OU criminology professor helps promote justice for women and girls

The American Society of Criminology Division on Women and Crime hosted their “Translating Research to Policy: Improving Justice for Women and Girls” congressional briefing event on Thursday, Oct. 11. The event was held in Washington, D.C. from 9 a.m. to 12:30 p.m.

Oakland University professor Amanda Burgess-Proctor took part in the briefing by mediating the question and answer portions of the day.

Burgess-Proctor is a criminology professor at Oakland and teaches a range of criminology and sociology courses, including women, crime and justice; criminology theory; criminal careers and career criminals; and introduction to criminal justice.

“Improving Justice for Women and Girls” focused on research and evidence that would lead to changes in legislation to further protect women against gender-based violence, cases of sexual assault and more.

The current political climate and movements like #MeToo and #TimesUp have drawn attention to the daily injustices that women are subjected to.

It helped that the #MeToo and #TimesUp movements provided a timely platform for highlighting gender-related research,” Burgess-Proctor said. “But the need to focus on ensuring justice for women and girls has always existed.”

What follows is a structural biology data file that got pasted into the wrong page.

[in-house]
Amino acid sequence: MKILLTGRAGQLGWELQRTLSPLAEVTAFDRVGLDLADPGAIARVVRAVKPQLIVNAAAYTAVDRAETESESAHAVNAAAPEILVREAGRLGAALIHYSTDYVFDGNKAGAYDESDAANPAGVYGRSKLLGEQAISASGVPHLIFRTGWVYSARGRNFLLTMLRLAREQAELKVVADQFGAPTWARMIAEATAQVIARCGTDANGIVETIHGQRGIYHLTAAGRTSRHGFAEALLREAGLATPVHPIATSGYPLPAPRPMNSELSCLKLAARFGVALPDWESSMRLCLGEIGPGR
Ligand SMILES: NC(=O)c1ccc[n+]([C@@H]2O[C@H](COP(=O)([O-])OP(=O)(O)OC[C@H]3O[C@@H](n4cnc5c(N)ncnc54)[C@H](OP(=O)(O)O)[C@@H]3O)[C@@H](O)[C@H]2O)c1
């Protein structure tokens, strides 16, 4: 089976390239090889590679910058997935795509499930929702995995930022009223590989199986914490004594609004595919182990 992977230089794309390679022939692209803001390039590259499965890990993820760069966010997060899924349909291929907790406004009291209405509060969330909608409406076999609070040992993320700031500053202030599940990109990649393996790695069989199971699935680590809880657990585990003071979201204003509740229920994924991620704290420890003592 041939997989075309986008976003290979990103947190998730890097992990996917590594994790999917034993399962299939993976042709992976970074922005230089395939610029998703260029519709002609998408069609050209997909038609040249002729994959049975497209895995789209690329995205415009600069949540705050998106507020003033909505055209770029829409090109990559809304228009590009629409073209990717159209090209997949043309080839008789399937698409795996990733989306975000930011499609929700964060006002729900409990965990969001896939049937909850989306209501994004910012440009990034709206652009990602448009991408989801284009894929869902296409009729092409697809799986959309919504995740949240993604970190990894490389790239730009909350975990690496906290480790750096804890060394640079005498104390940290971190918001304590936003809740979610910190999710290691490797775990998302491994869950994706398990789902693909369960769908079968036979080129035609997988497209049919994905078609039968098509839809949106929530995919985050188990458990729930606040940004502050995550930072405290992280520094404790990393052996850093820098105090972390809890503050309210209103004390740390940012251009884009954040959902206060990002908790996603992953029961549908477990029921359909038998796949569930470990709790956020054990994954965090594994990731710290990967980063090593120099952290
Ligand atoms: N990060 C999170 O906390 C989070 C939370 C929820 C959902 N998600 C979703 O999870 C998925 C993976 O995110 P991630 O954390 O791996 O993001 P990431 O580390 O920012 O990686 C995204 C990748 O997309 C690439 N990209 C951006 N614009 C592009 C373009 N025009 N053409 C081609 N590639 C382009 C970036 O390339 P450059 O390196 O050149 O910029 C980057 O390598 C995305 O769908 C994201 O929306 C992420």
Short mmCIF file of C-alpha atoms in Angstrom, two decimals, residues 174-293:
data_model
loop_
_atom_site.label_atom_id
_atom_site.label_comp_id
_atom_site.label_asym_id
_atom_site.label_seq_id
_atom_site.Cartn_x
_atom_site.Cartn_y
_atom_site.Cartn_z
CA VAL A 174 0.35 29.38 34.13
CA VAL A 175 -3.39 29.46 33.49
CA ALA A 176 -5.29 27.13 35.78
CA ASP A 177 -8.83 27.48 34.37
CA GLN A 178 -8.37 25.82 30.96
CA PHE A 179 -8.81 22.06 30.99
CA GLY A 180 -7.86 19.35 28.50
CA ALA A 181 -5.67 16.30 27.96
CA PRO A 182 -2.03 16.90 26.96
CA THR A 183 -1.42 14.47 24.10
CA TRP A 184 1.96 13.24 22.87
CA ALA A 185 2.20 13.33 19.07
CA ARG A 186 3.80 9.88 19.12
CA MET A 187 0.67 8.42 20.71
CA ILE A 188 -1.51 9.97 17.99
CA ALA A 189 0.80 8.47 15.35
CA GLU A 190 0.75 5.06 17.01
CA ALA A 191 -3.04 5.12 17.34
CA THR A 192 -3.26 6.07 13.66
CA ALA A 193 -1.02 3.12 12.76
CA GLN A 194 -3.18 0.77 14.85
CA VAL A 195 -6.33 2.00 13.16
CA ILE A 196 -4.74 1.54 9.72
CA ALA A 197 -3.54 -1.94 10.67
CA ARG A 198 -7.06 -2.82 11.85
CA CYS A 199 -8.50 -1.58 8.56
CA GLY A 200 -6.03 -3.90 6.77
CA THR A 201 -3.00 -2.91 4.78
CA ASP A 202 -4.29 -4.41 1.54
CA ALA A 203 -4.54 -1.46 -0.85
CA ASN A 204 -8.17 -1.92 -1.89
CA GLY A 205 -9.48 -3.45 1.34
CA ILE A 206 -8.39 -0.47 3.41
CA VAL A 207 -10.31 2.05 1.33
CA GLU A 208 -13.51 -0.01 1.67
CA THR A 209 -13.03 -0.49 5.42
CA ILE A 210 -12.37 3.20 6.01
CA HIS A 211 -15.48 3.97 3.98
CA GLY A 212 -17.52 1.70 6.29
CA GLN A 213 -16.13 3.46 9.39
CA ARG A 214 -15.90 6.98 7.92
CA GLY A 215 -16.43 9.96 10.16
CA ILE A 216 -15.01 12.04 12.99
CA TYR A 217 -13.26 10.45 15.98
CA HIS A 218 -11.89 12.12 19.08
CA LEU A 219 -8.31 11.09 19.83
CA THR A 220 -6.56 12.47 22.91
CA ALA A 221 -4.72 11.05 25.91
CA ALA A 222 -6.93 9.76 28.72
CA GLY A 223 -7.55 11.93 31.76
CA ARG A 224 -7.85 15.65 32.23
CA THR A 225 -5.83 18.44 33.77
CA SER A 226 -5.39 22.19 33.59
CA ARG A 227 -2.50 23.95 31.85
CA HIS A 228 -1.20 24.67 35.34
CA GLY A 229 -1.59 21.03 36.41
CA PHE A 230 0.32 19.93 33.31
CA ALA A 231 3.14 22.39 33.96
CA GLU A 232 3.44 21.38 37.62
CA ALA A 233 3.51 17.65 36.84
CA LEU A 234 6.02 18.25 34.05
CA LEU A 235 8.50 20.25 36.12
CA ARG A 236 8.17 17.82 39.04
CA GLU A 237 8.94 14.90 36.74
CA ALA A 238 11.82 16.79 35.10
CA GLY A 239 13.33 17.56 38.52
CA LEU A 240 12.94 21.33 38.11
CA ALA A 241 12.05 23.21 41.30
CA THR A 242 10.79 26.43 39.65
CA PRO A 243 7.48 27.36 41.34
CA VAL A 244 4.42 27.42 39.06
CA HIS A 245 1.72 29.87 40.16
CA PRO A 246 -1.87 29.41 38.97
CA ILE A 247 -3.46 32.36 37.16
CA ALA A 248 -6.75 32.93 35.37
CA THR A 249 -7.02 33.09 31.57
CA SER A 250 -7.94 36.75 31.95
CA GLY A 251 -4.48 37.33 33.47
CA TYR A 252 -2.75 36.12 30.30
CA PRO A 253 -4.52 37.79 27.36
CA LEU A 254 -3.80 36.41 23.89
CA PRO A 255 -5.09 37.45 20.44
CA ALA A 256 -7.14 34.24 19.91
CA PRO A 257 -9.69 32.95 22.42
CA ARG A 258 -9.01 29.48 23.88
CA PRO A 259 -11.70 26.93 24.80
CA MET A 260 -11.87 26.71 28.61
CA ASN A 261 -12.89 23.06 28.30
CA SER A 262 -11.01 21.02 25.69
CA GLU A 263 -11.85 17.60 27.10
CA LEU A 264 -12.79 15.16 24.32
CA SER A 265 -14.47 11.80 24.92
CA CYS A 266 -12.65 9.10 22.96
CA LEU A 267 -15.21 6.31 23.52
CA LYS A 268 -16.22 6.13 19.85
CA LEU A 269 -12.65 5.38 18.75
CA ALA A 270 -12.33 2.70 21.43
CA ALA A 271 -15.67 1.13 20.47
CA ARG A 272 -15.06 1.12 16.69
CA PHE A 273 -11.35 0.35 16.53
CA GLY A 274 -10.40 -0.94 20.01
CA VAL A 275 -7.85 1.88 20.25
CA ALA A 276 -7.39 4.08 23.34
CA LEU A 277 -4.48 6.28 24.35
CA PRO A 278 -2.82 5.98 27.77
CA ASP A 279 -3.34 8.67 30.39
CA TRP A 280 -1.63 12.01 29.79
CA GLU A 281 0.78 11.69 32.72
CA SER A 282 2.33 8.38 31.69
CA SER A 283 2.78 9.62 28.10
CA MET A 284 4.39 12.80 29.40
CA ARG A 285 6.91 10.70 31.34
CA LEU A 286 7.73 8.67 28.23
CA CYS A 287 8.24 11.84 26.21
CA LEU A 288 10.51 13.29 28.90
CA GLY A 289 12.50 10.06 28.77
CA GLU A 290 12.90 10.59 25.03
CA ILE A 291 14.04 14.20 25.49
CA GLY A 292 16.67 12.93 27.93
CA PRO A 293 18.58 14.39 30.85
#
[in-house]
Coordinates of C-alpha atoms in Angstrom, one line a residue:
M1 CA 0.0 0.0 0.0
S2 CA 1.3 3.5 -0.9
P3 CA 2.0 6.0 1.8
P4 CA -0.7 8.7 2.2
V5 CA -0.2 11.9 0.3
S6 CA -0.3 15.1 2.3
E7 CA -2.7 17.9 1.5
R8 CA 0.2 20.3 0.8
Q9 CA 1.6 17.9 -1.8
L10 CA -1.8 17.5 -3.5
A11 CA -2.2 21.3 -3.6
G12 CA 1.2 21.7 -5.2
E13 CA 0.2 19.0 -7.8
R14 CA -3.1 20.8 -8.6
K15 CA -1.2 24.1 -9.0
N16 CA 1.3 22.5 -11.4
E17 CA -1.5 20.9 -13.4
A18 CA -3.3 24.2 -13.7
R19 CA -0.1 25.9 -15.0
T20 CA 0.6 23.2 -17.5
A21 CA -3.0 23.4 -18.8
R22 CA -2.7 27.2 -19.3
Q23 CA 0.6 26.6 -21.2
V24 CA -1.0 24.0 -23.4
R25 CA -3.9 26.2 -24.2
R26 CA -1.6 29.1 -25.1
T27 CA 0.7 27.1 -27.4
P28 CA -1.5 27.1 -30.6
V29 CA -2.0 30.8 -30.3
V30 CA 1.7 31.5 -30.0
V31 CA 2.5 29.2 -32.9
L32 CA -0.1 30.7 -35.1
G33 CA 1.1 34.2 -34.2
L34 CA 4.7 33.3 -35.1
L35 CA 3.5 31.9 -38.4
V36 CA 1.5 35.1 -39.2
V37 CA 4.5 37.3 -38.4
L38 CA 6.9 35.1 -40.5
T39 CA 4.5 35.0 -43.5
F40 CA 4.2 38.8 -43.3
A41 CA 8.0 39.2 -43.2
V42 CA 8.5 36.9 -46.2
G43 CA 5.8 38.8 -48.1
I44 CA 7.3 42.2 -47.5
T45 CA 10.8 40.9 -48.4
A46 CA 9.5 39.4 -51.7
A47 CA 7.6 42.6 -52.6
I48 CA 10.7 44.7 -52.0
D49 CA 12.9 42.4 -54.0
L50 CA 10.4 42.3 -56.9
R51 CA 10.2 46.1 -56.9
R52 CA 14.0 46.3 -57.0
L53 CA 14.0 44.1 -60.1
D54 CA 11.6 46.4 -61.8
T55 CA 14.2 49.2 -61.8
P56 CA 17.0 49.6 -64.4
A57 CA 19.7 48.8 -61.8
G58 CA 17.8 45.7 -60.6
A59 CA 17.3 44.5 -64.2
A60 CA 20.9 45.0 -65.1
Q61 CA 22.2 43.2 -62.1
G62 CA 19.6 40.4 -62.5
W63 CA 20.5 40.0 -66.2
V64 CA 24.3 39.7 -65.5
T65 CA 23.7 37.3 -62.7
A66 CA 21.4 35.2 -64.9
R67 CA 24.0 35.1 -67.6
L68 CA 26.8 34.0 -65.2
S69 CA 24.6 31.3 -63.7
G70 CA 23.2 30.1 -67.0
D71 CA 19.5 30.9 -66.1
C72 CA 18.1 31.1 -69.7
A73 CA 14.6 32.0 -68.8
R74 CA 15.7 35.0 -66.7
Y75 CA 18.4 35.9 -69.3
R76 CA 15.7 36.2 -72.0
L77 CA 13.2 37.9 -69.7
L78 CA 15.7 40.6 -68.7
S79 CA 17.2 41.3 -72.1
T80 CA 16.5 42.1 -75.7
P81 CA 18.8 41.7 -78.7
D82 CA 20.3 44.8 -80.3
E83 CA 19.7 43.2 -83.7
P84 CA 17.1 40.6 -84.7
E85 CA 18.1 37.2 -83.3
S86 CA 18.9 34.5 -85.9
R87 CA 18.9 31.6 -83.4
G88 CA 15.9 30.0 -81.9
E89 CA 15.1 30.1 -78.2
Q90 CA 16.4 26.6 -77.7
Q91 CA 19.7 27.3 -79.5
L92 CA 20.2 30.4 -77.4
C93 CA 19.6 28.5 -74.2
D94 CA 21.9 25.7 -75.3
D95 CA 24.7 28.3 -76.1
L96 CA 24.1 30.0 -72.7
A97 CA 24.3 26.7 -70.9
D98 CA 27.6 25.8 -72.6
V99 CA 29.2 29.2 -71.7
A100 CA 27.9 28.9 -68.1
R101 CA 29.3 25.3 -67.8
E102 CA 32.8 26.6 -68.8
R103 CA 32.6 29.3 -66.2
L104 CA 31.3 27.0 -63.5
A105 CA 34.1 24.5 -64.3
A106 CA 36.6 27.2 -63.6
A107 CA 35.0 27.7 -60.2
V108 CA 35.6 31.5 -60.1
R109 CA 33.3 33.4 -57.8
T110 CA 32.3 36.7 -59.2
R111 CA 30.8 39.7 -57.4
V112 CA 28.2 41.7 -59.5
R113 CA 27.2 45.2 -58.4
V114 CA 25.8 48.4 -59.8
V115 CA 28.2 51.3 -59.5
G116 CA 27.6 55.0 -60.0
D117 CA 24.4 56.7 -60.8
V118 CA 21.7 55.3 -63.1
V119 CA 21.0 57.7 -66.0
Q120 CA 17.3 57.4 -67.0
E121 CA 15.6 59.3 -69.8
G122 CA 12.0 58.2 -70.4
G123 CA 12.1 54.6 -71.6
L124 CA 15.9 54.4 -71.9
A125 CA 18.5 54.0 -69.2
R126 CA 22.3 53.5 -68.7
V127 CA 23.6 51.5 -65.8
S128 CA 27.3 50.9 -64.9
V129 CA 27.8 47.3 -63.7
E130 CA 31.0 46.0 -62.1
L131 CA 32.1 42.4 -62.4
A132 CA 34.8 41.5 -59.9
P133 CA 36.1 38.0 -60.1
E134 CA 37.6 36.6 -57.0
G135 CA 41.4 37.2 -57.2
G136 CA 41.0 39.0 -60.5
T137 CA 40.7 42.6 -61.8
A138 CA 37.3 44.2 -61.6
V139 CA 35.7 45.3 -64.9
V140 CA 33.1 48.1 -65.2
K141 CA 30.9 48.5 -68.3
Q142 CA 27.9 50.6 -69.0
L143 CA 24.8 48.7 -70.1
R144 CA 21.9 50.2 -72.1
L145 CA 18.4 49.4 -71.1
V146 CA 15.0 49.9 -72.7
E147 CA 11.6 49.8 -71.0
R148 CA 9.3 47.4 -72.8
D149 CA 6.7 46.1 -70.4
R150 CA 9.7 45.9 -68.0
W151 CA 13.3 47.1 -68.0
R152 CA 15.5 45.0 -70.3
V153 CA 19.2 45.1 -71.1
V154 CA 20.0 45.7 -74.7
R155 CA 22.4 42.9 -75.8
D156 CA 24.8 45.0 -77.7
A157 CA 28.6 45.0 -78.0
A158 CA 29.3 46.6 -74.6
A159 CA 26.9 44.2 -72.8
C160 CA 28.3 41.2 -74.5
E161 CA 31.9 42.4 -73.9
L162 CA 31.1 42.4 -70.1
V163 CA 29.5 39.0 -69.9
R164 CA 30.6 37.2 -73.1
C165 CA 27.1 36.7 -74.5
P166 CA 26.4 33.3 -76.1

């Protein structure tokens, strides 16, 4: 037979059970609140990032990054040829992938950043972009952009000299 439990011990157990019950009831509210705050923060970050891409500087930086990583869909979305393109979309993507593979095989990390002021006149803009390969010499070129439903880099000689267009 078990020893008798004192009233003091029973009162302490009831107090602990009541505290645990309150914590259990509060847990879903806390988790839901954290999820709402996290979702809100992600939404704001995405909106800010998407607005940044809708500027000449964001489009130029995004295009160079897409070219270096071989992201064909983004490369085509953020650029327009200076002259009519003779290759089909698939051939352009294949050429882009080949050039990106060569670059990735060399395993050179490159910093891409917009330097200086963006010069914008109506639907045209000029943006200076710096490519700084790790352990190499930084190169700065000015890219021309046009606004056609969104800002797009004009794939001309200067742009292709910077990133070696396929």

Burgess-Proctor is the former chair of the Division on Women and Crime and had a hand in planning this year’s briefing. The new chair, Sheetal Ranjan, spoke about the importance of this event.

“When we make things better for women, we make things better for everyone,” Ranjan said in her opening remarks according to Burgess-Proctor.

Ranjan is a professor at William Paterson University and works with their Campus Violence Prevention Program. She teaches courses based on criminal justice, domestic violence and sociology.

Each speaker ended their remarks with a question and answer portion mediated by Burgess-Proctor.

“The most interesting question that was posed was about how we translate research to policy,” she said. “It is a seemingly straightforward question but has a complex and difficult answer. If answering this question were simple, we wouldn’t need to develop special events to help translate research to policy.”

This event was the first of its kind for the American Society of Criminology. Topics included the number of untested rape kits in the United States, cyber abuse, asylums for fleeing immigrant women and support for formerly incarcerated women.

The speakers discussed ways to turn the data and research they’ve found into firm legislation and protection for women.

Other featured speakers included Shelly Clevenger from Illinois State University, Tara Richards from University of Nebraska Omaha and Jennifer Cobbina from Michigan State University.

Burgess-Proctor encouraged young women to educate themselves on the prominent issues that will impact them for years to come.

“Ensuring that your voice is heard doesn’t require a trip to Capitol Hill, thankfully,” she said. “I think all of us — not just women and girls — have a responsibility to promote and support the development of data-driven, evidence-based crime and justice policies.”

A general summary of the briefing, full list of speakers and the topics discussed can be found on the Center for Evidence Based Crime Policy website.